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I am having trouble understanding the databinding in my eclipse RCP application. I just can't figure out how it's supposed to work..

Here's what I want to do

I have a View where a list of texts should be displayed. The texts are "stored" in a simple List which is provided via a Singleton (for demonstration purpose only ;)). So whoever uses the ListProvider will get the list of texts. When the list changes I want my View to automatically update the table contents.

Here's what I've done so far

My List provider is an Observable that will notify Observers when the list changes.

In my view I create an Observer to whatch the list provider and when the Observer is notified I refresh my view.

Code for the ListProvider:

public class ListProvider extends Observable {

    private Stack<String> hist;
    private static ListProvider instance;

    // Singleton implementation
    public static ListProvidergetInstance() {
        if (null == instance) {
            instance = new ListProvider
        }
        return instance;
    }

    public void add(String text) {
        if (this.hist.size() == MAX_SIZE) {
            this.hist.remove(MAX_SIZE-1);
        }
        this.hist.add(0, text);
        // notify all observers
        this.setChanged();
        this.notifyObservers();
    }
}

Code for the view:

public class TestView extends ViewPart {

private TableViewer viewer;

[...]

class ViewContentProvider implements IStructuredContentProvider {
    public void inputChanged(Viewer v, Object oldInput, Object newInput) {
    }
    public void dispose() {
    }
    public Object[] getElements(Object parent) {
        return ClipboardHistory.getInstance().getList().toArray();
    }
}

public void createPartControl(Composite parent) {
    viewer = new TableViewer(parent, SWT.MULTI | SWT.H_SCROLL | SWT.V_SCROLL);
    IContentProvider contentProvider = new ViewContentProvider();
    viewer.setContentProvider(contentProvider);
    viewer.setLabelProvider(new ViewLabelProvider());
    viewer.setInput(getViewSite());

    Observer listObserver = new Observer() {
        @Override
        public void update(Observable o, Object arg) {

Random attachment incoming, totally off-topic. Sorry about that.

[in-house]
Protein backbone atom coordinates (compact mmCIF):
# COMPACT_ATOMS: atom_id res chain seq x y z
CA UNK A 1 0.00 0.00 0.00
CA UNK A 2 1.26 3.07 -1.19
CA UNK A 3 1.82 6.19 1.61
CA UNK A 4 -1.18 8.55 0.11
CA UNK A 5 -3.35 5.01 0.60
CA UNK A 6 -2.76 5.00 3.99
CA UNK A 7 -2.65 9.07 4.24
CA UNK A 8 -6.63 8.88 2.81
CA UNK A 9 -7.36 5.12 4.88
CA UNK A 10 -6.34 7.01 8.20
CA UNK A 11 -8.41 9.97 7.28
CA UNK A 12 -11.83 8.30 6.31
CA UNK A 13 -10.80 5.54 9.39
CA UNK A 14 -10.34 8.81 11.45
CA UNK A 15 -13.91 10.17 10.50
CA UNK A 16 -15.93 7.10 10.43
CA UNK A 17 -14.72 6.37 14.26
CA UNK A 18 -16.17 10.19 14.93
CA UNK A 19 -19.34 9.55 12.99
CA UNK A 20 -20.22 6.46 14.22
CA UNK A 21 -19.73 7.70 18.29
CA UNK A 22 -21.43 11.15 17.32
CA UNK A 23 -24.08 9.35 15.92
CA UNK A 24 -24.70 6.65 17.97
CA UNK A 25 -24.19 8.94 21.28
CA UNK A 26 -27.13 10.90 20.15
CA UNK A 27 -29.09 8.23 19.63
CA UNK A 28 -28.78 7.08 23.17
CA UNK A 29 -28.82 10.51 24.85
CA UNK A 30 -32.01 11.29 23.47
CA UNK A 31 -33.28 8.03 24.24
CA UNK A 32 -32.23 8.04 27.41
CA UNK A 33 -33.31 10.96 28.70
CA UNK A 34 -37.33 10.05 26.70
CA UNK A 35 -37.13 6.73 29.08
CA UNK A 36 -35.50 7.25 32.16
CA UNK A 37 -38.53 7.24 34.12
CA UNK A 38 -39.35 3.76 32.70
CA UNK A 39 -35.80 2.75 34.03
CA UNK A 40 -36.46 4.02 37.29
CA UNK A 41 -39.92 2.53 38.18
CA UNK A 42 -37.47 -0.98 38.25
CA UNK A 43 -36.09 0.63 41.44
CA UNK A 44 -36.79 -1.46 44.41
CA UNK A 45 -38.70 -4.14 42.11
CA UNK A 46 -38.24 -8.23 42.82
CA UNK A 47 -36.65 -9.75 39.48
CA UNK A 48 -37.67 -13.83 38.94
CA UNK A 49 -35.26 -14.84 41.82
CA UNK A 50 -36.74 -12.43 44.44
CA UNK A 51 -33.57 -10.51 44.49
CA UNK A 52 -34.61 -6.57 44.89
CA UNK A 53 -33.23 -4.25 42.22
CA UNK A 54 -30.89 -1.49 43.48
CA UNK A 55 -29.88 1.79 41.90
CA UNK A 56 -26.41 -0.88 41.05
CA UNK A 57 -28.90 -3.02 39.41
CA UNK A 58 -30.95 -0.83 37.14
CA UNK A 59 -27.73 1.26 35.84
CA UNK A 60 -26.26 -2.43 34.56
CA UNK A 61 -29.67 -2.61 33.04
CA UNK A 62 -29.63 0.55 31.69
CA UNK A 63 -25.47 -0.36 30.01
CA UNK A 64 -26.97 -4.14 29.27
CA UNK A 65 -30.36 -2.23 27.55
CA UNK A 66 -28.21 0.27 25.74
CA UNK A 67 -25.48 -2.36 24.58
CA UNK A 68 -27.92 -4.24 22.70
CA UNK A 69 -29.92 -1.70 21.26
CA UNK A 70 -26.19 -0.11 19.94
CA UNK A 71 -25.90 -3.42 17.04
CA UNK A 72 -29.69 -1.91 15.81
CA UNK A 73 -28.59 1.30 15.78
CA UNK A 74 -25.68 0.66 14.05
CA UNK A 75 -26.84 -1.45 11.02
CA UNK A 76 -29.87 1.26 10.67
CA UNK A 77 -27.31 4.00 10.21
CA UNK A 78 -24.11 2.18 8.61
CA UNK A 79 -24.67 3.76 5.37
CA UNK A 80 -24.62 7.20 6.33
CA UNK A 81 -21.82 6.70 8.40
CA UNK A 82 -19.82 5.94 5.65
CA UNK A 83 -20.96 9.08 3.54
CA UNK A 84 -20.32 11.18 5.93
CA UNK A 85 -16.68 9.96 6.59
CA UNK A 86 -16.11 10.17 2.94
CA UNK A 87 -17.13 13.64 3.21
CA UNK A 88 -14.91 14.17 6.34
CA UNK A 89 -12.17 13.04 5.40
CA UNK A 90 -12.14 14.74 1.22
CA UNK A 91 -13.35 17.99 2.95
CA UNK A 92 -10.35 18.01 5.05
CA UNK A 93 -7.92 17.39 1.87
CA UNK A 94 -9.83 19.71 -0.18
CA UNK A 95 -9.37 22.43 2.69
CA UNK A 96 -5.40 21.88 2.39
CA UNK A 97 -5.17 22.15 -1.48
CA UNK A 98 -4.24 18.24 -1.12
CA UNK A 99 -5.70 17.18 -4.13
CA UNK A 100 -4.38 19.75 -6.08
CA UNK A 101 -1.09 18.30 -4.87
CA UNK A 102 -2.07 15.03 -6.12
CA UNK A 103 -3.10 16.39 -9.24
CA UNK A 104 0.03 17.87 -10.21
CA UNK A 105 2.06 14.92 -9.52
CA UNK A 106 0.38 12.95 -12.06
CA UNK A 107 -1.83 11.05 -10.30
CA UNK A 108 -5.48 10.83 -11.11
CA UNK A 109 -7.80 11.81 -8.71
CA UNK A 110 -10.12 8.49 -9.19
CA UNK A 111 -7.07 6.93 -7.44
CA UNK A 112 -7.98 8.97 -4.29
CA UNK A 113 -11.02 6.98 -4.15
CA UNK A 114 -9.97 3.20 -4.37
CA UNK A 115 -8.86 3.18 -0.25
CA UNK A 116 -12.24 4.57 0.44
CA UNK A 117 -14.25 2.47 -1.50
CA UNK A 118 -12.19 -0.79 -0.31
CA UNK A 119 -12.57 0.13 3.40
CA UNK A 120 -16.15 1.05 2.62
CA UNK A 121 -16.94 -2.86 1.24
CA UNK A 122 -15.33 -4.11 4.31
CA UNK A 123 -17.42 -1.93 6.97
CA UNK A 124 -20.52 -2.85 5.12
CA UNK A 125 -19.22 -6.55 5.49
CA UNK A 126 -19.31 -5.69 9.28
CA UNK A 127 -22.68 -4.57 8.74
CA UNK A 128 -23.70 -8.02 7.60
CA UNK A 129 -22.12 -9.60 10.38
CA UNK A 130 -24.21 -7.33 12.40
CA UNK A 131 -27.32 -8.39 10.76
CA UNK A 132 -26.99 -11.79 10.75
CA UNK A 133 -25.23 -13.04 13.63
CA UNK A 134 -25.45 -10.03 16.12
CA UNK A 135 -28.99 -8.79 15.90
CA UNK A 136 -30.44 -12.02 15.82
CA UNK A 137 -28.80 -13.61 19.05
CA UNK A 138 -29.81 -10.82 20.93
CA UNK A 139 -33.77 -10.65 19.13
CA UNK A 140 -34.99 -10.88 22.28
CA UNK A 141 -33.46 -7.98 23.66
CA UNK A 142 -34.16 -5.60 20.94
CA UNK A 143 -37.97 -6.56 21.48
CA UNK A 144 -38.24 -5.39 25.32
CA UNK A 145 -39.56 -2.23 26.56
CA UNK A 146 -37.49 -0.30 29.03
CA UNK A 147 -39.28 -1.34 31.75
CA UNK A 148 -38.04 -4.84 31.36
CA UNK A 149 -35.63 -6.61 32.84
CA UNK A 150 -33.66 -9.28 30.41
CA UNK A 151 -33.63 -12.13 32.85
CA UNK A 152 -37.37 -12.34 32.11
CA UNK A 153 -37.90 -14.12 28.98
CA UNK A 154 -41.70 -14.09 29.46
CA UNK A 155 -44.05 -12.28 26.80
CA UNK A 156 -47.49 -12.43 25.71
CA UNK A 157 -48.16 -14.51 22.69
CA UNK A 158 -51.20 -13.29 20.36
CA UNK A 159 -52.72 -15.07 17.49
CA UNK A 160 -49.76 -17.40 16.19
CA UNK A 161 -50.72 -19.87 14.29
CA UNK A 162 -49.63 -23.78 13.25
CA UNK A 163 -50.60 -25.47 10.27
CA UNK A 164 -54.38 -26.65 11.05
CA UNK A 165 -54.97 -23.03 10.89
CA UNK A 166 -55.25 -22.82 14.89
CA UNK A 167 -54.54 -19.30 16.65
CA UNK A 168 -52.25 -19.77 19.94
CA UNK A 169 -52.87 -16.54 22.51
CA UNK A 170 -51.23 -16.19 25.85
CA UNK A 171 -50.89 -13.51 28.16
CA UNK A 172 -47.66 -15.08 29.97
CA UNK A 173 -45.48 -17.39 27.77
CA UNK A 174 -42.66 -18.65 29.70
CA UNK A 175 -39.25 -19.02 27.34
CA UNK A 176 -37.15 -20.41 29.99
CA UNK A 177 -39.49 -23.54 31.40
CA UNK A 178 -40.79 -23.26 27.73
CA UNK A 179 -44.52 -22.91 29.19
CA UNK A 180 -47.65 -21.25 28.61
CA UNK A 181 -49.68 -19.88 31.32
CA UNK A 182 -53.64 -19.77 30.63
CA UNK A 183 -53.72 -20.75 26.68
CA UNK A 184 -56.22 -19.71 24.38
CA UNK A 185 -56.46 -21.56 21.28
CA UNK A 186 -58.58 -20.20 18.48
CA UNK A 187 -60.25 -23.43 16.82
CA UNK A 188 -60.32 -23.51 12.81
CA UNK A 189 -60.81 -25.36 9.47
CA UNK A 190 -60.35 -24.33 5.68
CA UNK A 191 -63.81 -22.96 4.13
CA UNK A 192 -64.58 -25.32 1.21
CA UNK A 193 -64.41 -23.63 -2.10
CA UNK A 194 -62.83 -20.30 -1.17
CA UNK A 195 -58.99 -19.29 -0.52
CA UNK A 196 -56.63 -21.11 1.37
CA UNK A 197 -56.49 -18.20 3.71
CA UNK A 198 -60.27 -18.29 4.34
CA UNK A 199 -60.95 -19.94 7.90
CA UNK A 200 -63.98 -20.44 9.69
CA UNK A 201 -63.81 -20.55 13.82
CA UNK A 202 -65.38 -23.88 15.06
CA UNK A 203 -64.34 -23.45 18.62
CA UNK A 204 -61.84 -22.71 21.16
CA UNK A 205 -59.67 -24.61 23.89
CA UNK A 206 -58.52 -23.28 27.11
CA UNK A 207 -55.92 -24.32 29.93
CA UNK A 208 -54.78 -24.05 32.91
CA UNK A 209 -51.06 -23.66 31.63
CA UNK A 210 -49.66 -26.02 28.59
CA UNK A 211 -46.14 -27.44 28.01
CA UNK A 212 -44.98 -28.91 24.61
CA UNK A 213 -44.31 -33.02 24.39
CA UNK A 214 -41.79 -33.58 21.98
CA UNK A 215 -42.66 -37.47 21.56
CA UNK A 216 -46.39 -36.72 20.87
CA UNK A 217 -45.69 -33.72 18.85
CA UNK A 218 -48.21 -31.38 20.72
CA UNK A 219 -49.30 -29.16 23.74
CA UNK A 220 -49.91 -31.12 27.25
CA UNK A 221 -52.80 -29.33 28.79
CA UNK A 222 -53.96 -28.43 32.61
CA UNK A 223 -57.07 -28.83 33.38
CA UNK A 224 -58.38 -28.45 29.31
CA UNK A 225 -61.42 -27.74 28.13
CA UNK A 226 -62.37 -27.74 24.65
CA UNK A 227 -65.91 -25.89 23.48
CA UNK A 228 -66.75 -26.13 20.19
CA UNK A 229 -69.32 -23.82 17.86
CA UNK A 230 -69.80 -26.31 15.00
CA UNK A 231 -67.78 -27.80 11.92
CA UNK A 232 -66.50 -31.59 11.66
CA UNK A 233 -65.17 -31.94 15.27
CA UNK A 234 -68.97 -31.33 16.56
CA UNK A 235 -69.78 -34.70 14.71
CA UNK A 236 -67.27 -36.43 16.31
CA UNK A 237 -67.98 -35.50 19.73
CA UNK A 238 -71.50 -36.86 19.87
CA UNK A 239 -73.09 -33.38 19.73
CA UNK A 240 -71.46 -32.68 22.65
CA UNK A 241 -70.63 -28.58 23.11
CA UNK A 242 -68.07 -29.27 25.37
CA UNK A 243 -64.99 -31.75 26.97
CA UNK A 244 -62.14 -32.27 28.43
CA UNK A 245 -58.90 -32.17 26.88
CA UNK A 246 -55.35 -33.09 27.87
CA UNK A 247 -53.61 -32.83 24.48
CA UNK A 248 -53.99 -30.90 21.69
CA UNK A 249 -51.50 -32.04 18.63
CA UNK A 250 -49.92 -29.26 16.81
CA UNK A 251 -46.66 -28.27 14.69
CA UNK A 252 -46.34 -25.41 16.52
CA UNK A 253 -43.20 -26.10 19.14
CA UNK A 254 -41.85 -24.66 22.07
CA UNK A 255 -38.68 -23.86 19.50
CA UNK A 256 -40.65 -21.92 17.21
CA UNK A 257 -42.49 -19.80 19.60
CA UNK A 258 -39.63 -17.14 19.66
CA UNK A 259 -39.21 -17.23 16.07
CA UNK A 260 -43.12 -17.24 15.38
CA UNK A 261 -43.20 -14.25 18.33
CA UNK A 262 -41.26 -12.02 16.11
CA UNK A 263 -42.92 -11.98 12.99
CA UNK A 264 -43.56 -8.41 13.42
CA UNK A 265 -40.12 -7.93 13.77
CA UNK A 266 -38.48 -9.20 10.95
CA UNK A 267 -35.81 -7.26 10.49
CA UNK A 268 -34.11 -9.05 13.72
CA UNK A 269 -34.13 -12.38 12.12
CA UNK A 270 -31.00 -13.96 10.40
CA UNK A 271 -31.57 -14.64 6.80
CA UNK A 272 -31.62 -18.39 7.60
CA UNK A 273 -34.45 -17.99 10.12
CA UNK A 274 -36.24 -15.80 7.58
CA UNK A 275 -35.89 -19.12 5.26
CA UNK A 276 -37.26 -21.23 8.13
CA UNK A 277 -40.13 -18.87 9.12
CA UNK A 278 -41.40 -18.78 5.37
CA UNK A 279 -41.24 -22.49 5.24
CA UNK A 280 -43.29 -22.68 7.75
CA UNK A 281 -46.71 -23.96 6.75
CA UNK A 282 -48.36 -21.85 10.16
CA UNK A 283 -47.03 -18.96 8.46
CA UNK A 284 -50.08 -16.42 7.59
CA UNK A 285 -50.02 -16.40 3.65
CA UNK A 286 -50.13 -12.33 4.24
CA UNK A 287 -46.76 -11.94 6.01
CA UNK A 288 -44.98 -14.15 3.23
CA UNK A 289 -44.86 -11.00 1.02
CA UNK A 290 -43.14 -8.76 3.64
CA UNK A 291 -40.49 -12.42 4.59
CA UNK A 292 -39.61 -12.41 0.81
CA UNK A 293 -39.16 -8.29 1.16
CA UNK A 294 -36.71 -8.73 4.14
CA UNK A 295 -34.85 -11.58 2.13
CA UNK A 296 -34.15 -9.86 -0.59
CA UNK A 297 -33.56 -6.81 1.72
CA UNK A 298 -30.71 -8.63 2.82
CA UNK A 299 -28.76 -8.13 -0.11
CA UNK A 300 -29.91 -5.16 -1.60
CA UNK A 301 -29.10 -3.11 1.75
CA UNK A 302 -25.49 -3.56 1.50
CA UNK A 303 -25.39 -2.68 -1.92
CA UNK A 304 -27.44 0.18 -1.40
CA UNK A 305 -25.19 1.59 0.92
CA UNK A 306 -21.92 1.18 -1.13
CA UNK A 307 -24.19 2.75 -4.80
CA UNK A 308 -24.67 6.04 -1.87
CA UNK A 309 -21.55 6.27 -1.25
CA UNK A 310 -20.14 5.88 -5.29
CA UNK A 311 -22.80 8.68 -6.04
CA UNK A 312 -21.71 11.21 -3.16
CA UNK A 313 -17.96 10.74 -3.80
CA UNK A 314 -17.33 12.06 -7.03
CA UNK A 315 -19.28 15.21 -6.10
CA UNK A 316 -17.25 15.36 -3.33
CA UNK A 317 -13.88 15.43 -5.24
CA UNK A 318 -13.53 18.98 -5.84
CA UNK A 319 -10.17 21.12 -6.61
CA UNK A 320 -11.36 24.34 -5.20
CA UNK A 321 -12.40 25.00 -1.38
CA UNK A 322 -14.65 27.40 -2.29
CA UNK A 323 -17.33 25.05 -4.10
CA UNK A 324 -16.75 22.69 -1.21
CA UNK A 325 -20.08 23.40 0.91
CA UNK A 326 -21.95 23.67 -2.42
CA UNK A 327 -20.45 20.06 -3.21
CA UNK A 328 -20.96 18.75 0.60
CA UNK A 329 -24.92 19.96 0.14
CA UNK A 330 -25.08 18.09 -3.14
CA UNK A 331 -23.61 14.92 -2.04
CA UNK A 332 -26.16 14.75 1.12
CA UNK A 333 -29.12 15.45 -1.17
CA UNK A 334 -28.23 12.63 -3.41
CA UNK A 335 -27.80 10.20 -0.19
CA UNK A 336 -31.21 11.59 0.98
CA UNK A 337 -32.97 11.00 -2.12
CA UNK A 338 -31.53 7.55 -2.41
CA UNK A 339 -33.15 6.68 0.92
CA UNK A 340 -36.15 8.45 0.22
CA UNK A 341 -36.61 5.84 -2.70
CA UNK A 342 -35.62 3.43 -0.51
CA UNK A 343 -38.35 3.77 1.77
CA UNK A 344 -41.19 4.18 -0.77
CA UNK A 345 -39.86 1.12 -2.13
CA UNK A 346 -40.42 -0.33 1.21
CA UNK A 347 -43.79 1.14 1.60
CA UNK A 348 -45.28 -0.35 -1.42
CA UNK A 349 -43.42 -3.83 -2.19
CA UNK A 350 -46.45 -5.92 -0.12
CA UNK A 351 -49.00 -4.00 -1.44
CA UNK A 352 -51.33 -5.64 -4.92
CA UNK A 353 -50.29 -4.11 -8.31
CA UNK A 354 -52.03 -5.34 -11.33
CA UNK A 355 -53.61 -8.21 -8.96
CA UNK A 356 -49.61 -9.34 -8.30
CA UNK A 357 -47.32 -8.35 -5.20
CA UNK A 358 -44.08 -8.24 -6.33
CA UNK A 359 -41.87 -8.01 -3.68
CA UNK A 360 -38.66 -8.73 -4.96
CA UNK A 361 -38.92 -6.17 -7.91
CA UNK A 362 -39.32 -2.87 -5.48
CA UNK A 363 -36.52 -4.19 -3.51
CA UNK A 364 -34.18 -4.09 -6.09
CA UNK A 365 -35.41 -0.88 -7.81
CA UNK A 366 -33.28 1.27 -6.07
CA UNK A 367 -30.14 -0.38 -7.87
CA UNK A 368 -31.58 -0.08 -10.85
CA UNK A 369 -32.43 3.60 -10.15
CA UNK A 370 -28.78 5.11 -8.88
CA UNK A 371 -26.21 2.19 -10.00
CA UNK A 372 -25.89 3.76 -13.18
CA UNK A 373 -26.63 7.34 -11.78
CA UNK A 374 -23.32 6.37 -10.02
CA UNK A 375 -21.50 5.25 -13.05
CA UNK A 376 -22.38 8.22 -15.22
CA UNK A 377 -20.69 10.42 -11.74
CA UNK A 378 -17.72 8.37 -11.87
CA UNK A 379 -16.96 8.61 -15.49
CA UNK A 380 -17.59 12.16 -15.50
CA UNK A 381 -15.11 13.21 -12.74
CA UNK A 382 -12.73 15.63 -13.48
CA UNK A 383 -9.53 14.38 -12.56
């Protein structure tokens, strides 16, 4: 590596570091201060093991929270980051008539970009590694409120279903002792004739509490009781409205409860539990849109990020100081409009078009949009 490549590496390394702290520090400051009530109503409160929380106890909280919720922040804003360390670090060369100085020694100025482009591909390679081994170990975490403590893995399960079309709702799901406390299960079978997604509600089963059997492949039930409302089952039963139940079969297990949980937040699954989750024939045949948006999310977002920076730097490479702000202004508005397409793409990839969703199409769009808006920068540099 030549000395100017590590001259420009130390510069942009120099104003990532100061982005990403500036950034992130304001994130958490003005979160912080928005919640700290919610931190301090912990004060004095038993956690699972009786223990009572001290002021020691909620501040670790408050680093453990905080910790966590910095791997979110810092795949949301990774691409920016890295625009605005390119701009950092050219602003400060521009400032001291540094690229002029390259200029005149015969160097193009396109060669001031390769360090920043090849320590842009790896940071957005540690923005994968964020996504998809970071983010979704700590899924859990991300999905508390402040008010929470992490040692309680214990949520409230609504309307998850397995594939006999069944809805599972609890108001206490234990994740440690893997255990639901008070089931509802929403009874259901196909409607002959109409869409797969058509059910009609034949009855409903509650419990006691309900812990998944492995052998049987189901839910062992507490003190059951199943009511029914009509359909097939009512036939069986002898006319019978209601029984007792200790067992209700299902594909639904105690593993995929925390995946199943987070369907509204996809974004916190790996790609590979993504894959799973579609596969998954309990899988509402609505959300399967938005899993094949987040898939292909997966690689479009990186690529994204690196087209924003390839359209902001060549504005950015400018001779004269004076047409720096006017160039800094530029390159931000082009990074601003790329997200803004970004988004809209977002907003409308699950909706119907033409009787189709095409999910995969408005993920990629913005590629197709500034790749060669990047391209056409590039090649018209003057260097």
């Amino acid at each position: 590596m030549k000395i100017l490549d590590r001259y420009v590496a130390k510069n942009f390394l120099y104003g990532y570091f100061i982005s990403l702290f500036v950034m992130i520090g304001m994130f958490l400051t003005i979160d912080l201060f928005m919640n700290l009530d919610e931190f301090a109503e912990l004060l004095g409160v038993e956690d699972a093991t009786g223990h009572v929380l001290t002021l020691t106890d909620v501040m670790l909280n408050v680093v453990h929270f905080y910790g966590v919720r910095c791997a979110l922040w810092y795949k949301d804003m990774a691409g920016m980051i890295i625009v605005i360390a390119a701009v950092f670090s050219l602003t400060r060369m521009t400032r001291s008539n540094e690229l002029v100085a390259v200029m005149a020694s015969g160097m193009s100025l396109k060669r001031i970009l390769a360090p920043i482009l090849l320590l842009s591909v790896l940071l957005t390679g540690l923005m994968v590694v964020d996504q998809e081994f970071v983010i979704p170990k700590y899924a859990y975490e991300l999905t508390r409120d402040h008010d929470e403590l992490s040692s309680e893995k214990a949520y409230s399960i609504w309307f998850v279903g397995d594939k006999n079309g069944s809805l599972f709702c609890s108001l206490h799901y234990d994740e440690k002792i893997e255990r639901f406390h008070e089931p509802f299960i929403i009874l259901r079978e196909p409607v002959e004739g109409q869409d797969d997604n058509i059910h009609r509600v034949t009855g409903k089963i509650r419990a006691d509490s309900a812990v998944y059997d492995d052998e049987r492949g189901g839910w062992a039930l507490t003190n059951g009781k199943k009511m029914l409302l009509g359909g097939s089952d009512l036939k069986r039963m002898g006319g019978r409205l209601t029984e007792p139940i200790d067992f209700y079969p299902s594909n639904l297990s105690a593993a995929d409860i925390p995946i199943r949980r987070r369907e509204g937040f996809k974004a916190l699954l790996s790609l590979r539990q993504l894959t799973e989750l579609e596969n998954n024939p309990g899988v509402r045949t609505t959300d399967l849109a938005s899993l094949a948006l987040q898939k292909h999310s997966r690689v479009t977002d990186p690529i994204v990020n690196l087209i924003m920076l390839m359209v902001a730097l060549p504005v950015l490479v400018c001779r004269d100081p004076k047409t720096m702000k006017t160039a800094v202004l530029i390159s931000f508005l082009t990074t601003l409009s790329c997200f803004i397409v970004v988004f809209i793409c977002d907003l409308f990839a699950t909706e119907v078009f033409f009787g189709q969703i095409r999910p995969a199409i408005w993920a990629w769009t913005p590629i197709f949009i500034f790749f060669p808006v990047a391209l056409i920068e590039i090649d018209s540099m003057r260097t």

// update the table viewer
            viewer.refresh();
        }
    };

    ListProvider.getInstance().addObserver(listObserver);
}
}

Question

Is using Observer and Observable the "right" way to go or am I missing something? I am not sure I've grasped the concept of RCP Databinding...

share|improve this question
    
I am not sure about the scope of the items in your list but have you considered adding a simple SWT List (help.eclipse.org/juno/…) object to your view instead of a tableviewer etc etc –  nEm Jul 11 '13 at 15:21
    
Also it might be better to use a ListViewer(help.eclipse.org/indigo/…) instead of a TableViewer. –  nEm Jul 11 '13 at 15:24
    
Thanks for the input. At the moment it's only a list but I want to add more data to other columns later. Would using a ListViewer change the way I observe the list? –  Friederike Jul 12 '13 at 5:07
    
If you will need multiple columns then you will need a TableViewer. –  nEm Jul 12 '13 at 11:01

2 Answers 2

up vote 2 down vote accepted
+100

I recommend you reading JFace Databinding and make use of ViewerSupport, ObservableListContentProvider and BeanProperties to simplfy the job.

You can also see a working example JFace Databinding Snippet: Model to TableViewer binding for a reference, where the binding is done at last with the help of ViewerSupport:

(...)
TableViewer peopleViewer = new TableViewer(committers);
ViewerSupport.bind(peopleViewer, new WritableList(viewModel.getPeople(),
     Person.class), BeanProperties.value(Person.class, "name"));

With those helpers you won't need to implement the Observer for your list, and if you want your viewer to update its labels when data is modified take a look in the same example to PropertyChangeSupport, which allows you to refresh the viewer on every change on any element of the list that you notify through it. It's important that you use BeanProperties for the binding.

share|improve this answer

I don't think there's anything wrong with your approach with one possible exception. You need to make sure that the viewer is refreshed in the UI thread:

Display.getDefault().asyncExec(new Runnable() {
    @Override
    public void run() {
        viewer.refresh();
    }
});

However there are things that you can do to make the table update more efficient. In your code above it appears to only add a single item at the top of the table, so you'd be better with a call to:

viewer.insert( text, 0 );
share|improve this answer
    
Thanks for the note on the UI thread. As for the optimization with viewer.insert I don't think it's more efficient. I can't be sure what changes were made to my model. So I would have to check for updates/inserts/deletions. That's way more expensive than just getting the whole list again and display it. ;) –  Friederike Jul 19 '13 at 8:13

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